A couple of years ago it was the done thing to wail about the number of self-indulgent English novels about Hampstead angst. Look at America, it was said, with some justification. Why can’t we be as cosmopolitan as them? Well, the time has come for a new outcry: why oh why oh why is every other American book we read about bohemian Manhattan’s angst?
Susan Minot’s first book of short stories (her first book, the novel Monkeys, came out to stupendous critical acclaim) deals almost exclusively with this subject. Its characters are painters, actors, radical lawyers, journalists and writers, and therefore the action takes place at dinner parties, art galleries, lofts, lunches and museums. The stories share the same themes: the separateness of men and women, the impossibility of meaningful and lasting intercourse (sexual and emotional), the blind-alleys of the human heart. Women, especially, have a very hard time in this respect, perpetually barking up the wrong tree, getting the wrong end of the stick and running down affectional cul-de-sacs. Men are presented as brooding, dominating, self-absorbed and Ted Hughes-like, ‘Can’t live with ‘em, can’t live without ‘em’ figures.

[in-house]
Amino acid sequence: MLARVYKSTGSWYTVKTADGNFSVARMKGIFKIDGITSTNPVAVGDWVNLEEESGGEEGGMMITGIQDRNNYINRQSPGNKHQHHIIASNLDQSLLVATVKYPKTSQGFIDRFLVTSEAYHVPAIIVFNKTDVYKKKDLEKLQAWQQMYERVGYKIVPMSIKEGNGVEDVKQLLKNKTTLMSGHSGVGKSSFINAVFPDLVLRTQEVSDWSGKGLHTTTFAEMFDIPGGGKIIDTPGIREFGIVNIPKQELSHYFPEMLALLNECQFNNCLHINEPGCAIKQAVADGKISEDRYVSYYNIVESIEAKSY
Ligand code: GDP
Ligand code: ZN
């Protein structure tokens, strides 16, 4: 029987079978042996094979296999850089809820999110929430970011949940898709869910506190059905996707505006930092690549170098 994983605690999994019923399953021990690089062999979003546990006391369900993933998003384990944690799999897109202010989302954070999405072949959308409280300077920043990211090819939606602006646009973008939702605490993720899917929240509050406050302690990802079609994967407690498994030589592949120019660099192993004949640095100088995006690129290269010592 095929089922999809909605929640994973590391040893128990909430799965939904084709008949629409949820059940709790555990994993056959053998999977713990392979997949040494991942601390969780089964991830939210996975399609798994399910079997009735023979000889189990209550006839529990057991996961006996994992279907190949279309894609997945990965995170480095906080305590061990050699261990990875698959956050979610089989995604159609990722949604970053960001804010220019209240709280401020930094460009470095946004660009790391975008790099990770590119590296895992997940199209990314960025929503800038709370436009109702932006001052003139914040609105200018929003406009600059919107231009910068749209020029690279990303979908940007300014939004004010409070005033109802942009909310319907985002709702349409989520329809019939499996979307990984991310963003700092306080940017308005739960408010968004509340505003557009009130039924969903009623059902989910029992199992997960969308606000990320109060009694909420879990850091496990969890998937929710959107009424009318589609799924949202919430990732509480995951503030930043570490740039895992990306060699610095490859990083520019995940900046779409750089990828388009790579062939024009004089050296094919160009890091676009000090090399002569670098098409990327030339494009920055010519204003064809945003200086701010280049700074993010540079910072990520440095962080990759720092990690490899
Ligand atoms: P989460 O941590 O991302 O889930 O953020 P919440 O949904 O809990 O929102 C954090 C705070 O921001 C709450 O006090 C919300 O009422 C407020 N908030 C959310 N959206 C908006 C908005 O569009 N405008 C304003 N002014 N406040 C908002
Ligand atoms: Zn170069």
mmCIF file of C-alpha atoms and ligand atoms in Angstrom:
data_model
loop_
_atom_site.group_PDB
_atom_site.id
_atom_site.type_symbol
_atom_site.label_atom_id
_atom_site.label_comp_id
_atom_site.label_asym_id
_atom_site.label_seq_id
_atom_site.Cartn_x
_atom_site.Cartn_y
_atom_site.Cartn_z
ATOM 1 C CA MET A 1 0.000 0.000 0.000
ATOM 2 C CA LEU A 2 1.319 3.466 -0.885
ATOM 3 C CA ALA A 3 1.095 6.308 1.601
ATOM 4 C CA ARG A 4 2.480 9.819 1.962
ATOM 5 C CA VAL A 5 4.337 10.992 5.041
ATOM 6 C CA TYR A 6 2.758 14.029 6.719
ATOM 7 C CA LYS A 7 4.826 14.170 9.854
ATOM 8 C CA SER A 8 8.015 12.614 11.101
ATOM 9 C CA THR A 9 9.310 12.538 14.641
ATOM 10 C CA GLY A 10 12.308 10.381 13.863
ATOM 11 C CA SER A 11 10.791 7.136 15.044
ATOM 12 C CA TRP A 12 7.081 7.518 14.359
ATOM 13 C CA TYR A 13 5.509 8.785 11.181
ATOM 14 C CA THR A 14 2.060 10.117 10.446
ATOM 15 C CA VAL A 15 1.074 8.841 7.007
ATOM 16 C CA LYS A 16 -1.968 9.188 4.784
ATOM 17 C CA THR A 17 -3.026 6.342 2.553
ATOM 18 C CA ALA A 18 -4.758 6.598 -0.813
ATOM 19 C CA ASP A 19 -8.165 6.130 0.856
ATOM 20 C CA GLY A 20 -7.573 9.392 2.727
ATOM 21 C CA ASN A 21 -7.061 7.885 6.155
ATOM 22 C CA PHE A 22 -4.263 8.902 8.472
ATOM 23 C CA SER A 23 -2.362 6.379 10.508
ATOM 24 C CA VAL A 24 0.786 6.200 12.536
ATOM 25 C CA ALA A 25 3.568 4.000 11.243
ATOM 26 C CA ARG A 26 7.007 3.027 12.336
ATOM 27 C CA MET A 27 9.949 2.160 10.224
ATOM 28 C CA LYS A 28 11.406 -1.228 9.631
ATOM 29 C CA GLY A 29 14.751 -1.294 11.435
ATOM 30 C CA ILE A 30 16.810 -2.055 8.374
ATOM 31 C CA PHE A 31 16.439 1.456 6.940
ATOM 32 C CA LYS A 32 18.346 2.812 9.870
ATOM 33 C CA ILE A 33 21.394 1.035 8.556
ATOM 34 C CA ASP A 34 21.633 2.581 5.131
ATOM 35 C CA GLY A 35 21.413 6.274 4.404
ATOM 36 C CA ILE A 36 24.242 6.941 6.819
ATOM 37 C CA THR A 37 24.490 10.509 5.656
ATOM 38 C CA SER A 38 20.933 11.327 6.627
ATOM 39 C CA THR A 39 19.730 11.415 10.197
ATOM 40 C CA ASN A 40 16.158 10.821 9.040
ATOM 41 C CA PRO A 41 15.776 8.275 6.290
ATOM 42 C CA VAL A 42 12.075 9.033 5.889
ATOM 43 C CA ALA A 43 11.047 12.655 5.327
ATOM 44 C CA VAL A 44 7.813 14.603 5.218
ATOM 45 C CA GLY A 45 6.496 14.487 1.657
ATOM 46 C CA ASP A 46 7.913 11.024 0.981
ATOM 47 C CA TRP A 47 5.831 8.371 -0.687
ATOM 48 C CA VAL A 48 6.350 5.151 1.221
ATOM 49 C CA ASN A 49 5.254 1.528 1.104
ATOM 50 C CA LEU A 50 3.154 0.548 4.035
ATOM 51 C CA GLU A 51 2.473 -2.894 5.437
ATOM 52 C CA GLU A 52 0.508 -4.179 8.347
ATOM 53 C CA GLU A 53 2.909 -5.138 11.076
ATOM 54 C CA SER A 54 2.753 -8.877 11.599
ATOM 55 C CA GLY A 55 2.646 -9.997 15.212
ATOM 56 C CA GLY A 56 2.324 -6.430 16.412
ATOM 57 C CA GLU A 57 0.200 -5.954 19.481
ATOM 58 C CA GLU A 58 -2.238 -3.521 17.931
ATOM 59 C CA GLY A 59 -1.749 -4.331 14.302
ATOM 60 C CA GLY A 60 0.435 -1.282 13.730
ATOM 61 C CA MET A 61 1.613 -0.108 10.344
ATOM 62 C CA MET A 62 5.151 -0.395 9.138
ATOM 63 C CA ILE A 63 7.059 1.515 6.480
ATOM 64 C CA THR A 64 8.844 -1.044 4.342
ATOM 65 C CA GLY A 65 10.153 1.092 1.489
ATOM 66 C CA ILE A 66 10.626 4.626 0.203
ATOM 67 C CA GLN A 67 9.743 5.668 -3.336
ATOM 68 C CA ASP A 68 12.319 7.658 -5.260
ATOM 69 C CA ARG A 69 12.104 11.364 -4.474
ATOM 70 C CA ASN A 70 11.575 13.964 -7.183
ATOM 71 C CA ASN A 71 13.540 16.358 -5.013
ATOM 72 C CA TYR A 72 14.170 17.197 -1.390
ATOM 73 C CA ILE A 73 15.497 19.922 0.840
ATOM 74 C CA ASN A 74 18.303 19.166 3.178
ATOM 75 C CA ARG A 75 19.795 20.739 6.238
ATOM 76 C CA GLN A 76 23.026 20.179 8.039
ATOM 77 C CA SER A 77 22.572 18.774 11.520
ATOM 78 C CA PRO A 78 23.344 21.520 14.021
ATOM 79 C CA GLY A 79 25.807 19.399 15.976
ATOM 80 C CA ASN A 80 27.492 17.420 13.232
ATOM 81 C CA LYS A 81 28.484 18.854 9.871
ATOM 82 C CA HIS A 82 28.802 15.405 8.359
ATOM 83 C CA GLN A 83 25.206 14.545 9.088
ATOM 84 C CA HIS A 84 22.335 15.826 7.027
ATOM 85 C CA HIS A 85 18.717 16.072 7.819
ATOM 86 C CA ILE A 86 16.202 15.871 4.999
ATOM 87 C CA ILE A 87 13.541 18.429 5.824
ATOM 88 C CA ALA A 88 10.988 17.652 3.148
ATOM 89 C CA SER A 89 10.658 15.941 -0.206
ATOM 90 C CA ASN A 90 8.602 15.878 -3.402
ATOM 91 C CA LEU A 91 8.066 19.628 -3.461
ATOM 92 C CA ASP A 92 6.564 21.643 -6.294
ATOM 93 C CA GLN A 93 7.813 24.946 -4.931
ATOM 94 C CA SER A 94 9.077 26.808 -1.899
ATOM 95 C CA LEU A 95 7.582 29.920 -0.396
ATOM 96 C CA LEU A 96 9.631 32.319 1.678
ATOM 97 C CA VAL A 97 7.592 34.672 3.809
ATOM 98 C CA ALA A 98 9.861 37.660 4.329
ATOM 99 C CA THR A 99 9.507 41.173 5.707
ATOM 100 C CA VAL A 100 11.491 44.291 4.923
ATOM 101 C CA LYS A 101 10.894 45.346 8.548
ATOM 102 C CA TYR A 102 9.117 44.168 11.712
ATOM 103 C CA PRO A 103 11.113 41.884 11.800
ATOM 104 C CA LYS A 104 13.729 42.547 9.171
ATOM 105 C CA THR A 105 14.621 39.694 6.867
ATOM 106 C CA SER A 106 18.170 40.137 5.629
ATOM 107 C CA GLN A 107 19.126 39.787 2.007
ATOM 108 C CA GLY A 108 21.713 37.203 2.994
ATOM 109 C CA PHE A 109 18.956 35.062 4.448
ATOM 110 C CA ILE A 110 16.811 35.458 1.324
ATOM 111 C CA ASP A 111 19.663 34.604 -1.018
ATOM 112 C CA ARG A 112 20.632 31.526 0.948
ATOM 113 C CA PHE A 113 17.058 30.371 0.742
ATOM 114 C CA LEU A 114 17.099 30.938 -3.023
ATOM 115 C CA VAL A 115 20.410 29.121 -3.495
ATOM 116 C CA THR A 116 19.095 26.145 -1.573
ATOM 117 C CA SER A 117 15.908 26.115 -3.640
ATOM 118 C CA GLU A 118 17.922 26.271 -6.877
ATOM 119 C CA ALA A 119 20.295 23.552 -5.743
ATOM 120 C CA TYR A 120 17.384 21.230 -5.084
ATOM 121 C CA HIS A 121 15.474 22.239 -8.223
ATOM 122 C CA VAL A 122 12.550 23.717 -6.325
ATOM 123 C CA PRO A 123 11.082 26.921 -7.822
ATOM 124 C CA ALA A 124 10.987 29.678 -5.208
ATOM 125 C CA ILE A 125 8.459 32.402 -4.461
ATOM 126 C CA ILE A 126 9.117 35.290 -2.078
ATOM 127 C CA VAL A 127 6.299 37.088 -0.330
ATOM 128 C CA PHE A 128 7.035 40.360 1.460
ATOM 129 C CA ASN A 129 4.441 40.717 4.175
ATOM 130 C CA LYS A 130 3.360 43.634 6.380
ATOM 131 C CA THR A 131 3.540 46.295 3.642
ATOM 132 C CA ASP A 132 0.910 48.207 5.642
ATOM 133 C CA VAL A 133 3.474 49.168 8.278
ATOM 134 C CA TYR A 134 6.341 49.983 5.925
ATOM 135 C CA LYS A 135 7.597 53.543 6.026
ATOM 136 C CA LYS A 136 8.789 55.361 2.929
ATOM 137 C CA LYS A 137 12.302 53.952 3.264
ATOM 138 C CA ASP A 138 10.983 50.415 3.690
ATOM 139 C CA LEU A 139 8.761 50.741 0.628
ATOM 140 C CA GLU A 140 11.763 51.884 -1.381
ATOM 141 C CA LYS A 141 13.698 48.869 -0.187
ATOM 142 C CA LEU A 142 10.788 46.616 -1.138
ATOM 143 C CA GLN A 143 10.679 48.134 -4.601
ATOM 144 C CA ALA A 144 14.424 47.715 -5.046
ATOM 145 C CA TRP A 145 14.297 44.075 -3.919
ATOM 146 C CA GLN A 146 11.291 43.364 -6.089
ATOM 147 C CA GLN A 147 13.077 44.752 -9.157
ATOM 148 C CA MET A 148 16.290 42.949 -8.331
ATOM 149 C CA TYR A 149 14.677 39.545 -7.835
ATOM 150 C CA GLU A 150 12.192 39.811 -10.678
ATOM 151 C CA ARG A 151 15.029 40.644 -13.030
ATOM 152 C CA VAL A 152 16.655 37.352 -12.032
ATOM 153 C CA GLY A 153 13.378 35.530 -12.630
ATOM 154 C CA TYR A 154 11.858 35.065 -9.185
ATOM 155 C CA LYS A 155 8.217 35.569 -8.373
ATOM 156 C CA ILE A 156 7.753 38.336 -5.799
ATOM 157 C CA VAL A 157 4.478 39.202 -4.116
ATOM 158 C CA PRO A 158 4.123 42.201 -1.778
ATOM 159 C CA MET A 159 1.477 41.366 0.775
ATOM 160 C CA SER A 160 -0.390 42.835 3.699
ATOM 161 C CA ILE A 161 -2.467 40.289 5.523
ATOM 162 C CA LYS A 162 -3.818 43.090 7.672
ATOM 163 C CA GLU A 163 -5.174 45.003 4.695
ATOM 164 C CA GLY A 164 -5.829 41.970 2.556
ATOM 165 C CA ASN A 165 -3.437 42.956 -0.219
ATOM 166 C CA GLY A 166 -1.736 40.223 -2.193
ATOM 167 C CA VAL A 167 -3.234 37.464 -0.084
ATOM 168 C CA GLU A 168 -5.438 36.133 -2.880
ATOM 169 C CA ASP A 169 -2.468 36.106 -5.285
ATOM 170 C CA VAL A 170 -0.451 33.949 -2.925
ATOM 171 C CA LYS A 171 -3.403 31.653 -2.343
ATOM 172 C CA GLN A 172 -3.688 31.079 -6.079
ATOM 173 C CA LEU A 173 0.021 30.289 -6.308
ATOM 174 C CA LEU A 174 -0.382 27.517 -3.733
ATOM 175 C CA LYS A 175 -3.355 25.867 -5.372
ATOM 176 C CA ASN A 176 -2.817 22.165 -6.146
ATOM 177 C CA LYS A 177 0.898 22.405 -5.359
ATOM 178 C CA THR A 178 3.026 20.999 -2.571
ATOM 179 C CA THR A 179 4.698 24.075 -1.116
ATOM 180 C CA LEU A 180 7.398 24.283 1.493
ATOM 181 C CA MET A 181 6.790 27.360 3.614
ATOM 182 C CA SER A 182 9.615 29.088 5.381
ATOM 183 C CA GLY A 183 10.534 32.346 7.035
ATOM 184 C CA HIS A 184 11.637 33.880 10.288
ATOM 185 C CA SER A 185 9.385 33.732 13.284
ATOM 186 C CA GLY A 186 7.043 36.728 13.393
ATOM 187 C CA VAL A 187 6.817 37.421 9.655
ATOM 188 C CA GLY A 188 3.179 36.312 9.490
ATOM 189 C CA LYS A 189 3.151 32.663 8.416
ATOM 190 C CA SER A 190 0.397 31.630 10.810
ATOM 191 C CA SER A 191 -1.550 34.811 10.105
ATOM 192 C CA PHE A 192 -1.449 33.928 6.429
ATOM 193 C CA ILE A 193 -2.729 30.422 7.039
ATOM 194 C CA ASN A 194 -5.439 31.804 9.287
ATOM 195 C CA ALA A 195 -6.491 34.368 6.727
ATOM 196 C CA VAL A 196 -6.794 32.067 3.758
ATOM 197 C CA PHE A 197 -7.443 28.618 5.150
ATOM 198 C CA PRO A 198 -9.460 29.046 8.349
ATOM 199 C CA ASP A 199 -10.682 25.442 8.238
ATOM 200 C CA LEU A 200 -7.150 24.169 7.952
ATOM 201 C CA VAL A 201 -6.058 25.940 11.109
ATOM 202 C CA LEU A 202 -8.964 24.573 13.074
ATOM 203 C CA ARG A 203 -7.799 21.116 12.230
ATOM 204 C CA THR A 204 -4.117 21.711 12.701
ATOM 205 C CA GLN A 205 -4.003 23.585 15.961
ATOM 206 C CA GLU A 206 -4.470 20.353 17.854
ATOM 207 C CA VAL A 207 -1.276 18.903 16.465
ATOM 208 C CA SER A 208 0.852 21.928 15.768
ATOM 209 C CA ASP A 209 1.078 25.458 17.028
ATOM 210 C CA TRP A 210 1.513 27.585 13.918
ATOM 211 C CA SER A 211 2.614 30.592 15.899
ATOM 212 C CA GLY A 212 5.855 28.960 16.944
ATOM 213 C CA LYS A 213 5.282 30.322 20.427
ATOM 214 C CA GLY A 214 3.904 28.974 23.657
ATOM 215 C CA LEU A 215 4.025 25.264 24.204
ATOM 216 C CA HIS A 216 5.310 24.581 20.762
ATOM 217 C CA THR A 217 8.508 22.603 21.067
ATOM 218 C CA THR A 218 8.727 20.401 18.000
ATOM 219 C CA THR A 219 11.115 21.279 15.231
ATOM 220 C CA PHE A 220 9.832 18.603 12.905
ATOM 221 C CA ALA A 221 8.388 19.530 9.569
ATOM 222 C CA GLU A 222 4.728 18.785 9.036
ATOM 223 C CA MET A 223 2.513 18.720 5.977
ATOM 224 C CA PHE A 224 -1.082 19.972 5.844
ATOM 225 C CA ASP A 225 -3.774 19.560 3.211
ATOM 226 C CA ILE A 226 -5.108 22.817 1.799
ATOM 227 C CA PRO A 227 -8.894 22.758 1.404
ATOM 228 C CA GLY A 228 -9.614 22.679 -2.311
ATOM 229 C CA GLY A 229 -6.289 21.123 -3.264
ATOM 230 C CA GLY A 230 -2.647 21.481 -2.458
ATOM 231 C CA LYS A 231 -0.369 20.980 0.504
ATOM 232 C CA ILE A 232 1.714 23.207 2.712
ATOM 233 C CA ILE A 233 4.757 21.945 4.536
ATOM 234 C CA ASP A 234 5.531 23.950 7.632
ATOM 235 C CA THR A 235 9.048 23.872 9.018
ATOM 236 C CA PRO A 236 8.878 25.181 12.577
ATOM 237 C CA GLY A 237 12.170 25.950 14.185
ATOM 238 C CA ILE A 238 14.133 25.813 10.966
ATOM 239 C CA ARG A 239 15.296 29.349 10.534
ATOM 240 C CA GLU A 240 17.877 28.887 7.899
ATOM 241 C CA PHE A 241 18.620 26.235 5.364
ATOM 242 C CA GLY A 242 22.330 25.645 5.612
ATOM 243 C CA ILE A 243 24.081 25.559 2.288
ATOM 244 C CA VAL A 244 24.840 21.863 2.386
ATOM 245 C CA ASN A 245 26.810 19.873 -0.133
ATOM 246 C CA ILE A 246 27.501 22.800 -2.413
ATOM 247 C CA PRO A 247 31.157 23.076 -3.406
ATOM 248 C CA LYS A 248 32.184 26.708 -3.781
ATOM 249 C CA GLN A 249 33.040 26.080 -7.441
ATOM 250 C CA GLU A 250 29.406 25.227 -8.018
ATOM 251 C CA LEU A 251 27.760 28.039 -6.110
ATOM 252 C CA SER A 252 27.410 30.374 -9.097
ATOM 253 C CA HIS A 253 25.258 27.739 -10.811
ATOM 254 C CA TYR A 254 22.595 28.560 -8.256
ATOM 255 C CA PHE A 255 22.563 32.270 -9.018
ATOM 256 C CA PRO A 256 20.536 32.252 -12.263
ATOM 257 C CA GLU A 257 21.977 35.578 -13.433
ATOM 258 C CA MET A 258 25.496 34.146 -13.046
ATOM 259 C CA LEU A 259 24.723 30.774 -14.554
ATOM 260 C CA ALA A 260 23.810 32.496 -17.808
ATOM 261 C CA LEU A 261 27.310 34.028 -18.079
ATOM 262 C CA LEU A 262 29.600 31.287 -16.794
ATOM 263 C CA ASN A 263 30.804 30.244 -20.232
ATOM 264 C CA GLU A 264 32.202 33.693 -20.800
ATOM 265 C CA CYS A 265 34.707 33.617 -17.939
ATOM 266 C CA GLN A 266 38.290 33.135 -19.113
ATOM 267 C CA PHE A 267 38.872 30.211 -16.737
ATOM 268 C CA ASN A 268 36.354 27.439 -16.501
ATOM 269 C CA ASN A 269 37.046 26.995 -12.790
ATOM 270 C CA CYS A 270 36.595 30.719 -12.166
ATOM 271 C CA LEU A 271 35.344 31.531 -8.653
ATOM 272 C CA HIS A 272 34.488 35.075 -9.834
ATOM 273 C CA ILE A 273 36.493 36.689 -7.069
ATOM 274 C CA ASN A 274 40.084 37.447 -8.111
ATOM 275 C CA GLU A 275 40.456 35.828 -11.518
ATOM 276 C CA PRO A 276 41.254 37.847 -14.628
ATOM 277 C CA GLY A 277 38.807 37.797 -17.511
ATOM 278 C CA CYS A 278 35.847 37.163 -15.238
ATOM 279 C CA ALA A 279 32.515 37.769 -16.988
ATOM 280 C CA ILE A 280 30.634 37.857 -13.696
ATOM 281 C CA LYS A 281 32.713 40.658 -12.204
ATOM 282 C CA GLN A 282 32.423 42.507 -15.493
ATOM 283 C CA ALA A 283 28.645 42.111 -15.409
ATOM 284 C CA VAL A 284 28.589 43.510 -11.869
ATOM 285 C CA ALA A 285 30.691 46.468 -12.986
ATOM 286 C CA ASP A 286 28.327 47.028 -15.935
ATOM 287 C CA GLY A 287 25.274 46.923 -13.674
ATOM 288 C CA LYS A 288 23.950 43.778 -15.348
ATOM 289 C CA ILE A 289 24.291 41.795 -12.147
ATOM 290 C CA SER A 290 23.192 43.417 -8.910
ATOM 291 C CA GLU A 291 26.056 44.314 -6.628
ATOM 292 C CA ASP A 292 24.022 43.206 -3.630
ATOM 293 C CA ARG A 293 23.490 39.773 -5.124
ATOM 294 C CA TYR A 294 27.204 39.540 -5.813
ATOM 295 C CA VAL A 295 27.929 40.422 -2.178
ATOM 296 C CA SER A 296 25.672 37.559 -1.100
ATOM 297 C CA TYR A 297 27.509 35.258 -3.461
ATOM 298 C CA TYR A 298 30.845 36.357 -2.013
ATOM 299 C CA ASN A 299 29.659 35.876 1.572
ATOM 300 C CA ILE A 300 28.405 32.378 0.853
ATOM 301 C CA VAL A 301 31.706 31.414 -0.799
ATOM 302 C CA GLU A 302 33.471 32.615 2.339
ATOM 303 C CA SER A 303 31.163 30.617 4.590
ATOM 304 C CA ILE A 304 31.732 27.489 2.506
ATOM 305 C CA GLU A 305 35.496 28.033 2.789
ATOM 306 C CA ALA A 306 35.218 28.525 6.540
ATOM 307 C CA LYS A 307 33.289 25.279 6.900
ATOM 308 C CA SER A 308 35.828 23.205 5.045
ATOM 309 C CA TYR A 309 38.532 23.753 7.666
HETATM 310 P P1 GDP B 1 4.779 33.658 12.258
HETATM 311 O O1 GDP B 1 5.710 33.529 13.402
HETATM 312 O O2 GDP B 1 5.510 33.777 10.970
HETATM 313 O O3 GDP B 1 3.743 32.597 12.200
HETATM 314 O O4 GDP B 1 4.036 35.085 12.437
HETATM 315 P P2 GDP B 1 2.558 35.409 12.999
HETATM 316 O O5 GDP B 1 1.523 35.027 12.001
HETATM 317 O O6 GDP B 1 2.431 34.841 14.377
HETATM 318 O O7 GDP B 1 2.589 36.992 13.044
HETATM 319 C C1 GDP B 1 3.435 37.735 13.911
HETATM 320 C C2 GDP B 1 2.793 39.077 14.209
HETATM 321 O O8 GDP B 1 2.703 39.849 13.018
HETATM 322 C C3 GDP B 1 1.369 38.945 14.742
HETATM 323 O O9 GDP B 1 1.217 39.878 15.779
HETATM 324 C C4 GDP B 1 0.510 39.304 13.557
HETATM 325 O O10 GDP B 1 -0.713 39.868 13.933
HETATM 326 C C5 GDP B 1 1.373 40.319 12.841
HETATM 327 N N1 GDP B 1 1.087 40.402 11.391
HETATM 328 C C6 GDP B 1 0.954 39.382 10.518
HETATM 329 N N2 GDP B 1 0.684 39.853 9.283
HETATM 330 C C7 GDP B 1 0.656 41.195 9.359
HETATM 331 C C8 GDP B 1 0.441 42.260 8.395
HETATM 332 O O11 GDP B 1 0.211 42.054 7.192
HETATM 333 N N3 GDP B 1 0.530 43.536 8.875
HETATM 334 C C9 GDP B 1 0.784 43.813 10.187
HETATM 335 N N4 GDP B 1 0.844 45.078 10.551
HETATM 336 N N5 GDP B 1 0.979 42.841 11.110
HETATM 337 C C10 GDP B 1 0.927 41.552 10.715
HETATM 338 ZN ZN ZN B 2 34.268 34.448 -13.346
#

All of this is not to say that Susan Minot is not possessed of talent: she is, undoubtedly so. She manages to write about her relatively corny preoccupations in fresh, spare style, and the wholesome influence of Raymond Carver, whose massive legacy all short story writers in English must now